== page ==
What To Know Today
NEW from THE TRACE: As SCOTUS mulled Bruen, the NRA lobbied in the shadows. An examination of the 49 pro-NRA amicus briefs filed in the case, along with court and IRS filings, shows that, over the last two decades, the NRA has given financial support to at least 12 of the groups and individuals who lobbied the court on its behalf. Though a full accounting is impossible, some recipients collected several million dollars from the NRA during that period and before filing briefs in Bruen. Only one of those 12 briefs disclosed the connection, meaning that neither the justices nor the public were told that 11 of these ostensibly independent voices owed their livelihoods in part to the NRA, the interest group behind the case. In its majority opinion, the court adopted many of the arguments and conclusions offered in the amicus briefs filed by these NRA-funded allies. Will Van Sant has that story — in partnership with POLITICO Magazine.
States, usually with stricter gun laws, saw a rise in recovered crime guns from elsewhere. In Massachusetts, 79 percent of crime guns police traced in 2020 came from out of state, compared to 63 percent in 2015, according to a Wall Street Journal analysis of a decade of ATF data through 2020. California saw an increase in the same period — from 30 percent to 45 percent. In 2020, New York, New Jersey, Washington, D.C., and Maryland had the highest share of crime guns recovered from out of state, while Georgia, Texas, Arizona, and Virginia contributed the most crime guns to other states. From The Trace: In 2019, we reported on potential gun trafficking hubs by looking at states with the highest share of crime guns purchased within 12 months —a trafficking sign — and where they came from.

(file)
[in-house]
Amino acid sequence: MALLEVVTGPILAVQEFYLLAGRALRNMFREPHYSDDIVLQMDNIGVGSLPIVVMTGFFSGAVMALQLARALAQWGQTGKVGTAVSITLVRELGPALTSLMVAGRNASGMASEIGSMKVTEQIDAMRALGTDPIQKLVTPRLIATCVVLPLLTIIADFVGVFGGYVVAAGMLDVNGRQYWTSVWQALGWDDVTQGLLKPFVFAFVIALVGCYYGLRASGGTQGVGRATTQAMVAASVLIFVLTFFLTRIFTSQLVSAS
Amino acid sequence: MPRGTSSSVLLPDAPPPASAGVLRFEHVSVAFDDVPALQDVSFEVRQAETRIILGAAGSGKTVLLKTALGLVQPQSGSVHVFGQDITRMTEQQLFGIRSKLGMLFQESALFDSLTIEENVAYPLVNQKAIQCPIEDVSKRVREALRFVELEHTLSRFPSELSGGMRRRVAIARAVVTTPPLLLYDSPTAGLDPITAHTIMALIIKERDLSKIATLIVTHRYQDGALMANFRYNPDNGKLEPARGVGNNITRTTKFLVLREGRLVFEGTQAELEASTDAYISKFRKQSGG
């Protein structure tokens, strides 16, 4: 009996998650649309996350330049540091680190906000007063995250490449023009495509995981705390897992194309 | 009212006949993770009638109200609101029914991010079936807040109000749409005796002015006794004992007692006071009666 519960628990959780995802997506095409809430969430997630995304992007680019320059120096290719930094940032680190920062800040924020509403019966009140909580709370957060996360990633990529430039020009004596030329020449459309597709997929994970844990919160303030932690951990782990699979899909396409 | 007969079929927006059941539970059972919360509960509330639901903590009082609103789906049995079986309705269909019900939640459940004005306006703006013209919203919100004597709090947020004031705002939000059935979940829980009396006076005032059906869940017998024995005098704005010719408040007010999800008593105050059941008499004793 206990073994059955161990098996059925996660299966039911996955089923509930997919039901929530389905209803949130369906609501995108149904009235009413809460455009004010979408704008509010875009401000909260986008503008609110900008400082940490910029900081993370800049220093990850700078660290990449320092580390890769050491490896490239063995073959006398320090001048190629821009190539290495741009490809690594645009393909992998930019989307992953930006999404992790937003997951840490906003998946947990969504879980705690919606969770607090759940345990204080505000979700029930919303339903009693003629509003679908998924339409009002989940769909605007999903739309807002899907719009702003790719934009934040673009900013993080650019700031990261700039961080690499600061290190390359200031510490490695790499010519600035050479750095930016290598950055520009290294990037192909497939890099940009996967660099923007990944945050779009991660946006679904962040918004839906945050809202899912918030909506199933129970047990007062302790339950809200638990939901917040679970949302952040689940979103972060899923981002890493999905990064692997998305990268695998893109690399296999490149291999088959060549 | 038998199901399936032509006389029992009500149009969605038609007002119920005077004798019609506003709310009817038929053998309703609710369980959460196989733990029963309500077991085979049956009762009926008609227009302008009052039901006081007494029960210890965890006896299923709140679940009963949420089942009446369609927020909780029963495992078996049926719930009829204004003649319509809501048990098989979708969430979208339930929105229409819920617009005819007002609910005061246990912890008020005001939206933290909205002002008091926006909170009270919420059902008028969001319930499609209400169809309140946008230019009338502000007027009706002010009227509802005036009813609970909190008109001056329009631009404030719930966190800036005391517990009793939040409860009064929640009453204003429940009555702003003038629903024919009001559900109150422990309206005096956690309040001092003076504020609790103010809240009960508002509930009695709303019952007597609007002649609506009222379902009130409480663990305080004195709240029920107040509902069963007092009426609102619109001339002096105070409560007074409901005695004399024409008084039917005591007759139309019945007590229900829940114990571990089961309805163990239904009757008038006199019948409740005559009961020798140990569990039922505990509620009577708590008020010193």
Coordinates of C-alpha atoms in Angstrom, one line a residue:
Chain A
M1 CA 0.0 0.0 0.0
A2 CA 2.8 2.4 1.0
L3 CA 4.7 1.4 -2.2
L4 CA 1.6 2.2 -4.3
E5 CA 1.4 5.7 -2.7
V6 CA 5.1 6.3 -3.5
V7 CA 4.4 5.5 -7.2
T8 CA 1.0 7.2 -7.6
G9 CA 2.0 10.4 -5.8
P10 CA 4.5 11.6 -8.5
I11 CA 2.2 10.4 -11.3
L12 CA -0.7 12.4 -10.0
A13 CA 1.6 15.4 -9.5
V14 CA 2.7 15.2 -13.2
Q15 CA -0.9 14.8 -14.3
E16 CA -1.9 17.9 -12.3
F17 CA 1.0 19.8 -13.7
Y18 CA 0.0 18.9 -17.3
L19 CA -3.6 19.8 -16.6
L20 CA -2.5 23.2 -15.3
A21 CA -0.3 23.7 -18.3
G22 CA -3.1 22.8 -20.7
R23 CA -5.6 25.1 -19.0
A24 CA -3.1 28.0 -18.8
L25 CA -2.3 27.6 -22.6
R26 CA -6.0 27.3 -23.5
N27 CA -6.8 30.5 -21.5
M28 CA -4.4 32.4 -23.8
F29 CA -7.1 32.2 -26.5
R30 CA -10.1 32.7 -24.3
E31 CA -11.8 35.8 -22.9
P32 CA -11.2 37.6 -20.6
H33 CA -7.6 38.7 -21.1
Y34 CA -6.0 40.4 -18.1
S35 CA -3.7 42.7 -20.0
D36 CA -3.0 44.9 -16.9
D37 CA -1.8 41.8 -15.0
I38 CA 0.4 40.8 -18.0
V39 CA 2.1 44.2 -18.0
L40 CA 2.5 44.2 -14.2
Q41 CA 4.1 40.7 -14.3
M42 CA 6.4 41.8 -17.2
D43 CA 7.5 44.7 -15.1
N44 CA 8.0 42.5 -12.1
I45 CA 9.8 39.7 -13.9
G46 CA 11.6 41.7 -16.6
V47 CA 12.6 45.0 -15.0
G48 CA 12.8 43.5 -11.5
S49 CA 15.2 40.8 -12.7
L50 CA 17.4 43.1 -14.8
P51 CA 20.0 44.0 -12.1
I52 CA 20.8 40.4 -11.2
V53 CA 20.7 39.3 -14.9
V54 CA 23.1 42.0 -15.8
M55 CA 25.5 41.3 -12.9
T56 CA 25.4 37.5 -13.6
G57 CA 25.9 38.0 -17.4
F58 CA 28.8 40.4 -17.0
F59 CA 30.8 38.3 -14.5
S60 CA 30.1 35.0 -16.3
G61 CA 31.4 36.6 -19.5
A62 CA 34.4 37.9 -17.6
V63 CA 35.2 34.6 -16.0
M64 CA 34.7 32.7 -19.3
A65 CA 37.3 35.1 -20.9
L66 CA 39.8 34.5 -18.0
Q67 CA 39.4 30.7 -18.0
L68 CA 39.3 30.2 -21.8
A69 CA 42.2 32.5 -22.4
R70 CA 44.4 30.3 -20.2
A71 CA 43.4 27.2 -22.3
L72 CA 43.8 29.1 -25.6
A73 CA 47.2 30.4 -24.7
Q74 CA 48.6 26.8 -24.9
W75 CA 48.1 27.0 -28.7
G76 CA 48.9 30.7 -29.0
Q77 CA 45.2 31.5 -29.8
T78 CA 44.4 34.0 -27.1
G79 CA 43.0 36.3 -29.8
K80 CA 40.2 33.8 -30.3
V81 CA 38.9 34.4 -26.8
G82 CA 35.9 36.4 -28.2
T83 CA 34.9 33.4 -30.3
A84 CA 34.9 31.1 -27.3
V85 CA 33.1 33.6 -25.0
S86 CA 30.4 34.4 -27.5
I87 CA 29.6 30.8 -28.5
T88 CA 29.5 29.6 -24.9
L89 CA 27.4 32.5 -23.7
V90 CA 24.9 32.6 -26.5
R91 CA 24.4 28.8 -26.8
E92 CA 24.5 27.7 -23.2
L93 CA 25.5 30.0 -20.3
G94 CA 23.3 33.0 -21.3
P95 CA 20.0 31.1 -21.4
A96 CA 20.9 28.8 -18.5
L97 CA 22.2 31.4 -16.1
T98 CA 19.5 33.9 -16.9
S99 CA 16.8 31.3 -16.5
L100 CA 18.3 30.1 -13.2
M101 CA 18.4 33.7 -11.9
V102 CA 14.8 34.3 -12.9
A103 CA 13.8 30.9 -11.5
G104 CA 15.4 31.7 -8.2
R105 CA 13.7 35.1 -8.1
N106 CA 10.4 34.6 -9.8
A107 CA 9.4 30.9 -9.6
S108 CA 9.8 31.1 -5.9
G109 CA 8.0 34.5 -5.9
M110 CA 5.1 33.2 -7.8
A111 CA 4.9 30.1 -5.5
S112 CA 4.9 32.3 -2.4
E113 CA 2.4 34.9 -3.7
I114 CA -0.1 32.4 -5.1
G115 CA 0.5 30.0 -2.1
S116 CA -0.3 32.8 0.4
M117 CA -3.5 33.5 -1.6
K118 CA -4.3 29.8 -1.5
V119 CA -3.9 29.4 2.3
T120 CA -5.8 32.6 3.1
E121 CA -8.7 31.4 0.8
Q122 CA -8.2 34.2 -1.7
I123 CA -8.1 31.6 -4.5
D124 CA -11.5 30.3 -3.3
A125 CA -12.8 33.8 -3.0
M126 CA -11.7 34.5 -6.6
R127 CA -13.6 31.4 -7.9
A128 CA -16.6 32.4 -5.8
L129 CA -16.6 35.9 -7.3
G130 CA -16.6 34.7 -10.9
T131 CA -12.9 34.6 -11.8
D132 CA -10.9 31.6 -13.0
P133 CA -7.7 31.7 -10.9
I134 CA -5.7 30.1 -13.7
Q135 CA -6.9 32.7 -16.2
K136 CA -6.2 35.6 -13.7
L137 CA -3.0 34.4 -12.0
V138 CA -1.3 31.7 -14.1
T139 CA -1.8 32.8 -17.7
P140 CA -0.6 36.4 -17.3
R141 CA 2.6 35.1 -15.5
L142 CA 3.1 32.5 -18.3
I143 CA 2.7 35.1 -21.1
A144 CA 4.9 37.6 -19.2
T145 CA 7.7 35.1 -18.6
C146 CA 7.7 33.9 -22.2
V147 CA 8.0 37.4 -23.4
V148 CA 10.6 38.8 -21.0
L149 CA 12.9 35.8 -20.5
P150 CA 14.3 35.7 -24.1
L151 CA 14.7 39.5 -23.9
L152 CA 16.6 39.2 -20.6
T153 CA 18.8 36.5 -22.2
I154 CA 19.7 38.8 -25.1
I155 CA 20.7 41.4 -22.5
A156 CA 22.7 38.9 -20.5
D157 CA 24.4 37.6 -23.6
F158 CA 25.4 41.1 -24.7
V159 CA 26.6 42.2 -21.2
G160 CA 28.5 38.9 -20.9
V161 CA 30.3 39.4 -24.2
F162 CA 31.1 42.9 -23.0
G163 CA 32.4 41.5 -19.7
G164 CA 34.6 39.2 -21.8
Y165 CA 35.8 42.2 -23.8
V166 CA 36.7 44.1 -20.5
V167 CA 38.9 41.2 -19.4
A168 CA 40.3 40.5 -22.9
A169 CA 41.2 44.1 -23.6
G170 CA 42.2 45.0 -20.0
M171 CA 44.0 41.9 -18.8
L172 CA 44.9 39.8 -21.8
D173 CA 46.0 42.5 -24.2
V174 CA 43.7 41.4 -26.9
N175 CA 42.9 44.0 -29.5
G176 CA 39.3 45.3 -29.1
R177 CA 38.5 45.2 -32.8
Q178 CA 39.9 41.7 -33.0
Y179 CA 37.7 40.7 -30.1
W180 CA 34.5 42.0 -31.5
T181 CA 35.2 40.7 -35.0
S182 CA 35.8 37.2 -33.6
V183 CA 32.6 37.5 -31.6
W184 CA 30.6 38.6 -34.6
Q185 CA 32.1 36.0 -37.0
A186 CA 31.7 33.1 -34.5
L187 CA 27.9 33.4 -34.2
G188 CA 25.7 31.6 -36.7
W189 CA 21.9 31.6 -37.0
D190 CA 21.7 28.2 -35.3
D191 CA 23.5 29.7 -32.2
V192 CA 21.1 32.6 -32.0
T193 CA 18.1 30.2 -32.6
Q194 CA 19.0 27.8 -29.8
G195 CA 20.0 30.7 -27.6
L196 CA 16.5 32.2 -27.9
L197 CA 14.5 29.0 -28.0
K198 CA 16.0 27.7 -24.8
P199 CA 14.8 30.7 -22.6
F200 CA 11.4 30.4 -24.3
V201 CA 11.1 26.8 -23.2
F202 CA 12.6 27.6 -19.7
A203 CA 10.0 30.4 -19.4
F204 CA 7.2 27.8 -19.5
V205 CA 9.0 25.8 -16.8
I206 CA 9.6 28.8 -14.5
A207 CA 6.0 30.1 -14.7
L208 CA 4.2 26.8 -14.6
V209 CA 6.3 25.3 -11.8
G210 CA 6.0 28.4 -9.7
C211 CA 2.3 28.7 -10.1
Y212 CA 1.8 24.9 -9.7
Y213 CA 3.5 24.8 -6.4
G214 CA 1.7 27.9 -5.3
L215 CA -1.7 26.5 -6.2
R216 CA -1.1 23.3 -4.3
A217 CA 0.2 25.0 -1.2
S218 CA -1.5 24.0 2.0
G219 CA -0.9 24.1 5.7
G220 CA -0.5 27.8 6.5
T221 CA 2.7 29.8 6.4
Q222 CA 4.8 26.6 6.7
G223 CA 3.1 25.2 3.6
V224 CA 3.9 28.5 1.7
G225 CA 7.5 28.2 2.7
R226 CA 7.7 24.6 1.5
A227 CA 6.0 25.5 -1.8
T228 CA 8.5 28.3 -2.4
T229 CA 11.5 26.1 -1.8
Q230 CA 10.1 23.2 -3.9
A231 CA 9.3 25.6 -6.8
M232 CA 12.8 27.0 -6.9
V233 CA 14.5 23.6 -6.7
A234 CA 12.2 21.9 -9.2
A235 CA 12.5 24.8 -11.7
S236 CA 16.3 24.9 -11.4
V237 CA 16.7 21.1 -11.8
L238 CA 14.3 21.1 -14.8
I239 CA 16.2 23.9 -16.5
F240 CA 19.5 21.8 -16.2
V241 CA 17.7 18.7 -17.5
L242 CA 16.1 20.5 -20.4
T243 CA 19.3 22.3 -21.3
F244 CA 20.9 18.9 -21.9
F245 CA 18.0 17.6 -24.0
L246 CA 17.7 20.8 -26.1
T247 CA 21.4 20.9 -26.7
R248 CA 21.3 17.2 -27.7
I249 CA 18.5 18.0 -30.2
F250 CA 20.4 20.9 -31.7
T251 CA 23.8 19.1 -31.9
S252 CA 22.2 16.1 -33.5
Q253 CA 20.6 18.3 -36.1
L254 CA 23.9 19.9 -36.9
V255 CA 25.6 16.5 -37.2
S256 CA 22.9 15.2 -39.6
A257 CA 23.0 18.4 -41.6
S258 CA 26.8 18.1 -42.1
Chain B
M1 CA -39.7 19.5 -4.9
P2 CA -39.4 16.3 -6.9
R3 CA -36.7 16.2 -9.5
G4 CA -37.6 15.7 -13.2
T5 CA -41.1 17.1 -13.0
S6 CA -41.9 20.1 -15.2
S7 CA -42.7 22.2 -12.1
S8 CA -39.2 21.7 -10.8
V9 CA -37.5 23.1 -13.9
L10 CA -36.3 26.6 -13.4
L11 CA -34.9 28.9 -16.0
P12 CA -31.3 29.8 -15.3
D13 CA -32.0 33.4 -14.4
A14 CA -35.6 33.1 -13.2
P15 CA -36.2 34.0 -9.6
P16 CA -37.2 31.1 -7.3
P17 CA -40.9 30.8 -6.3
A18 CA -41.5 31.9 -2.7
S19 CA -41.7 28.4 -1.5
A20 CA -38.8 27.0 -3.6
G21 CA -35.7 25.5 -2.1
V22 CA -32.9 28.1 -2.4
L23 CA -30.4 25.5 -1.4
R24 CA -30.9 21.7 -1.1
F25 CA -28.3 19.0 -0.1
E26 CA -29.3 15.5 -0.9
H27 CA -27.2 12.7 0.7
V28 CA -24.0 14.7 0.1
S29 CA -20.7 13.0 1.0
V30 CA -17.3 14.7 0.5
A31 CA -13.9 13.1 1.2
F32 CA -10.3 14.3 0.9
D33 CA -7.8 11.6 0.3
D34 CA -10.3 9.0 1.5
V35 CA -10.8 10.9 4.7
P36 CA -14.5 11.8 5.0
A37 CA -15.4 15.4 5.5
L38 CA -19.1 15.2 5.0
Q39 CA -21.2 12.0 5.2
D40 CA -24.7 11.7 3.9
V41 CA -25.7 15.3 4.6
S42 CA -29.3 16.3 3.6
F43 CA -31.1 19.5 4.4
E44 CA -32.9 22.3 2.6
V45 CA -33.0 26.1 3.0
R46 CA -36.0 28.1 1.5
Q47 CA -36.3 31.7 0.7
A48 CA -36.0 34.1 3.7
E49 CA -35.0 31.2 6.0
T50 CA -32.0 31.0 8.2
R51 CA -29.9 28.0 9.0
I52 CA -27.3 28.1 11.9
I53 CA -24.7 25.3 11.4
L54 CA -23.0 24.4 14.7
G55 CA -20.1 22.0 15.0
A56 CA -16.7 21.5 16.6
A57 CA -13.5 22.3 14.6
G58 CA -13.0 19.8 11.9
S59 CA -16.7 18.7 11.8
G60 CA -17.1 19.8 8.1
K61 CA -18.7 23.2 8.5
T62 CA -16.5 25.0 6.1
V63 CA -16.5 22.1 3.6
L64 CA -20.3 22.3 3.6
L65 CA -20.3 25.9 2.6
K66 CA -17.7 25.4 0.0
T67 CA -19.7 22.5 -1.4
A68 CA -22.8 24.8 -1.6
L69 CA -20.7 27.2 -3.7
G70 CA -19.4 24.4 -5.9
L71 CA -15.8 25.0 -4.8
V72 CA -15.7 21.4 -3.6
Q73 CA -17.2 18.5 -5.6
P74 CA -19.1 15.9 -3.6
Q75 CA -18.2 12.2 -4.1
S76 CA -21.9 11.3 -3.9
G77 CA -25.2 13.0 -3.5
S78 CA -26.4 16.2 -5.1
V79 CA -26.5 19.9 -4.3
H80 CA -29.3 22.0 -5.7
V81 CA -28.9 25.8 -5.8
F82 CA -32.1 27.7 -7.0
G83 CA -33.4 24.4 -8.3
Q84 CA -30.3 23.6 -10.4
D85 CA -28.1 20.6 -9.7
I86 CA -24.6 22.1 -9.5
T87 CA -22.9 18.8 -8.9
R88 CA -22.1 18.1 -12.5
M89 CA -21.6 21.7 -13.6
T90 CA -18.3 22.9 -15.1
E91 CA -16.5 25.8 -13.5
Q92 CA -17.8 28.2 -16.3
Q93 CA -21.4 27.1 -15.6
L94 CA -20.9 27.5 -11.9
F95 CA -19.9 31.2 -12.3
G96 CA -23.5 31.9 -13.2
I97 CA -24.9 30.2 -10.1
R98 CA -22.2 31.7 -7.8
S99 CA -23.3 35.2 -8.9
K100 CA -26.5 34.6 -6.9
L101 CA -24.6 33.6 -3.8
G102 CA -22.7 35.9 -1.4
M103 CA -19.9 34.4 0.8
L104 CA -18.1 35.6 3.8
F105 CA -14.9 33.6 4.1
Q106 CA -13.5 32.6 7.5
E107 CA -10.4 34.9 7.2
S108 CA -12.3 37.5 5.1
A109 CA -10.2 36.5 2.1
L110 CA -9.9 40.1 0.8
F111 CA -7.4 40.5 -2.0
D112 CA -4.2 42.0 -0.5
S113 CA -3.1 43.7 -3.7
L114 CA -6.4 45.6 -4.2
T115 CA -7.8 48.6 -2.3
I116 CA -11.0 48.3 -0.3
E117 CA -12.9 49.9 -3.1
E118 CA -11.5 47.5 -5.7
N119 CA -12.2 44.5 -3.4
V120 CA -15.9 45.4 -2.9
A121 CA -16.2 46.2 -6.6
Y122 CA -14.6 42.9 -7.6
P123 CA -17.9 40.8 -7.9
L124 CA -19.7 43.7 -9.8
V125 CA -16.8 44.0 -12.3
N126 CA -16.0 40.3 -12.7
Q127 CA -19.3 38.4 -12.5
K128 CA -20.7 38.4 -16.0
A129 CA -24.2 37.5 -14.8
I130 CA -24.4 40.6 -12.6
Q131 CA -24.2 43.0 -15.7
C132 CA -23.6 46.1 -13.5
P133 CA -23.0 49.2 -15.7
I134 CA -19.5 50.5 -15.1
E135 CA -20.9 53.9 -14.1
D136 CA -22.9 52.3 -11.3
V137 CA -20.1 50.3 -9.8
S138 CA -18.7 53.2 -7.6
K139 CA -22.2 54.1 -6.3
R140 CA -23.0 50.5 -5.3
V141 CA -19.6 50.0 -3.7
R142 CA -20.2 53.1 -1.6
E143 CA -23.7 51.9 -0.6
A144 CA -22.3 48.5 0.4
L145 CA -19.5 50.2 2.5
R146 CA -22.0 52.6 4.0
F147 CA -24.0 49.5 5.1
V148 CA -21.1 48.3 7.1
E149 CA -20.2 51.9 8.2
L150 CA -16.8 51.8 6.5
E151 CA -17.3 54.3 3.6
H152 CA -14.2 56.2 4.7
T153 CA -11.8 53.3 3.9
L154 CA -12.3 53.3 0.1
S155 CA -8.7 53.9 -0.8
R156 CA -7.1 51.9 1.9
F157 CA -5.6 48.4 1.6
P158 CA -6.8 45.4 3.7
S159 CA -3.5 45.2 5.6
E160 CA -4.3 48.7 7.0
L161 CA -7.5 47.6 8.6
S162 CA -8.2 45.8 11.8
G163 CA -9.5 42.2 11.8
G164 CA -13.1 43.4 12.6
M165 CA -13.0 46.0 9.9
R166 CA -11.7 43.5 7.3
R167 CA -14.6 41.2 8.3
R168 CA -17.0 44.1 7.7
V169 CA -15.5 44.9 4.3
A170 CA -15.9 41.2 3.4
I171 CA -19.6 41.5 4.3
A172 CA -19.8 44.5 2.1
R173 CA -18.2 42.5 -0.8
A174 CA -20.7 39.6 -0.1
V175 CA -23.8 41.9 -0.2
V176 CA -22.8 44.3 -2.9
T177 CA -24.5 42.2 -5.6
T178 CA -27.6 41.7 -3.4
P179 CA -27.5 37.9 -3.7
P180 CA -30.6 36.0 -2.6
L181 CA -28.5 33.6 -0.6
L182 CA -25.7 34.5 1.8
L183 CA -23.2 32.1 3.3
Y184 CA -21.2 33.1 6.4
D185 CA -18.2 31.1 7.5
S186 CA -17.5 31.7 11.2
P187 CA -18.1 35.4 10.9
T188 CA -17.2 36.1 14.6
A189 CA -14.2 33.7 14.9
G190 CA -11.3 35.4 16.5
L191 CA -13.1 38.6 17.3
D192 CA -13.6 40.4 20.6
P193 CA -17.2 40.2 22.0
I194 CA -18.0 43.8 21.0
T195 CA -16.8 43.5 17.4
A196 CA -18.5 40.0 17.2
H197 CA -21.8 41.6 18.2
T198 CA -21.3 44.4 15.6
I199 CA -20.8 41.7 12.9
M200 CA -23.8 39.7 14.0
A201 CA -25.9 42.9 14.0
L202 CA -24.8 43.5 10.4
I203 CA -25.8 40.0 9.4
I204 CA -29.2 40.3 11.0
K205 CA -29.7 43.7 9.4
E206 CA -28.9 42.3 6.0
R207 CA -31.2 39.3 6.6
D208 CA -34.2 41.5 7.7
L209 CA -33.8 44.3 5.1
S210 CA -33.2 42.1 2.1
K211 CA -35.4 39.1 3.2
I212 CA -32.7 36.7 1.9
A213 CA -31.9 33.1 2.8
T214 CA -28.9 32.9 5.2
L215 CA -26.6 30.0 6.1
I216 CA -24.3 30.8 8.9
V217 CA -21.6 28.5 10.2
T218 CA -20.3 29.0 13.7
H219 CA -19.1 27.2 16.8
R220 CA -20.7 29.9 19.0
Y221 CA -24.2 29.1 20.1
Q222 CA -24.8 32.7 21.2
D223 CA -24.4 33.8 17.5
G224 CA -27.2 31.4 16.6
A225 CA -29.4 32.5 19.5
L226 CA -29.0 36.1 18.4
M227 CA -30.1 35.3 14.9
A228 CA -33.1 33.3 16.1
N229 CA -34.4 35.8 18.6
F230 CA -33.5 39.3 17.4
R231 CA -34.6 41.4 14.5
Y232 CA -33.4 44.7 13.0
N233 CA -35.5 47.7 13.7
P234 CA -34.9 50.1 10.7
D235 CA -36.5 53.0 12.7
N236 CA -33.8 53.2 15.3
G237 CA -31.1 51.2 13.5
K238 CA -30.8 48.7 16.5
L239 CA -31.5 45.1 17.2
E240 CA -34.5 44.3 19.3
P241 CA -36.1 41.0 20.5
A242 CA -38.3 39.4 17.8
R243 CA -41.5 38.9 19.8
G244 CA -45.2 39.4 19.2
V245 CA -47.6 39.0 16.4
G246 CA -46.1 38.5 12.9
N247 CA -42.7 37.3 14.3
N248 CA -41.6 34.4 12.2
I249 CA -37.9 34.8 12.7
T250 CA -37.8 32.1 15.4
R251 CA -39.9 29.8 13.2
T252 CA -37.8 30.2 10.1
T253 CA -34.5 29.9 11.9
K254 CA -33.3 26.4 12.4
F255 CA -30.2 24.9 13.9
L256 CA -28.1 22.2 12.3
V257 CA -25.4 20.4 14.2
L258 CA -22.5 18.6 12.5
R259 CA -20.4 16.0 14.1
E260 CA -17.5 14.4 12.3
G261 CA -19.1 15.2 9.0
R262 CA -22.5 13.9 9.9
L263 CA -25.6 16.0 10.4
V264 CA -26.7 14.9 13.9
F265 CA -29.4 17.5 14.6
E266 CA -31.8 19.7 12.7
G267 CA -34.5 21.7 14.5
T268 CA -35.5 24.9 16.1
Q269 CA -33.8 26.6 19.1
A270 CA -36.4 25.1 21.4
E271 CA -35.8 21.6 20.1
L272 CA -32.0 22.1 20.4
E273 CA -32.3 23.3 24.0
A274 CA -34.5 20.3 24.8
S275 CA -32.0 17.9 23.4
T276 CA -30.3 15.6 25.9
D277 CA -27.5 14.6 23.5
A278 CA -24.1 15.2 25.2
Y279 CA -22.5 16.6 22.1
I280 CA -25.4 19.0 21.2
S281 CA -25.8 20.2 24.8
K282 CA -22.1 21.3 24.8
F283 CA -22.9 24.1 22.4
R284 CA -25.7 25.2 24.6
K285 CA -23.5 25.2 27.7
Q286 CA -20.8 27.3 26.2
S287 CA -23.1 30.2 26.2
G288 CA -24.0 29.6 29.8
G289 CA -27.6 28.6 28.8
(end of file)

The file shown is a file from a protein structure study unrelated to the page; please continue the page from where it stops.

Louisville, Kentucky, officers involved in Breonna Taylor raid arrested and charged in federal civil rights probe. AG Merrick Garland announced the charges against the four current and former Louisville Police Department officers, who face numerous offenses including unconstitutional use of force, obstruction, and conspiracy, most of them related to the faulty drug warrant used to search Taylor’s home that preceded officers fatally shooting her. One of the officers charged, Brett Hankison, was previously acquitted of state charges that he endangered neighbors with his errant shots, but no officer was previously charged over Taylor’s actual death.
Texas jury says Alex Jones owes Sandy Hook families $4.1 million in damages. The award for compensatory damages was the first of numerous potential financial penalties the far-right conspiracy theorist will have to pay. Later today, the same jury will determine whether Jones also owes Scarlett Lewis and Neil Heslin, the parents of a child killed at Sandy Hook, punitive damages. The defamation damages trial is the first of three Jones faces to determine how much he owes to families of the 2012 shooting victims. The lawyer for the Sandy Hook parents also said he would turn over text messages from Jones, which the Infowars founder’s lawyers accidentally sent to the plaintiff’s lawyers, to the January 6th committee pending the judge’s permission. That committee previously deposed Jones.
New social media review requirement for getting a concealed permit in New York draws controversy. The state revised its process for screening concealed carry applications after the Bruen decision invalidated New York’s requirement that applicants demonstrate a special need for carrying. One of the new measures requires applicants to submit their social media accounts for investigators to take into account when making a permit determination. But critics, from gun rights proponents to civil libertarians, worry about the costs.
104 percent — the year-to-date increase in firearms seized by the New York State Police compared to 2021, New York Governor Kathy Hochul announced this week. [The Journal News]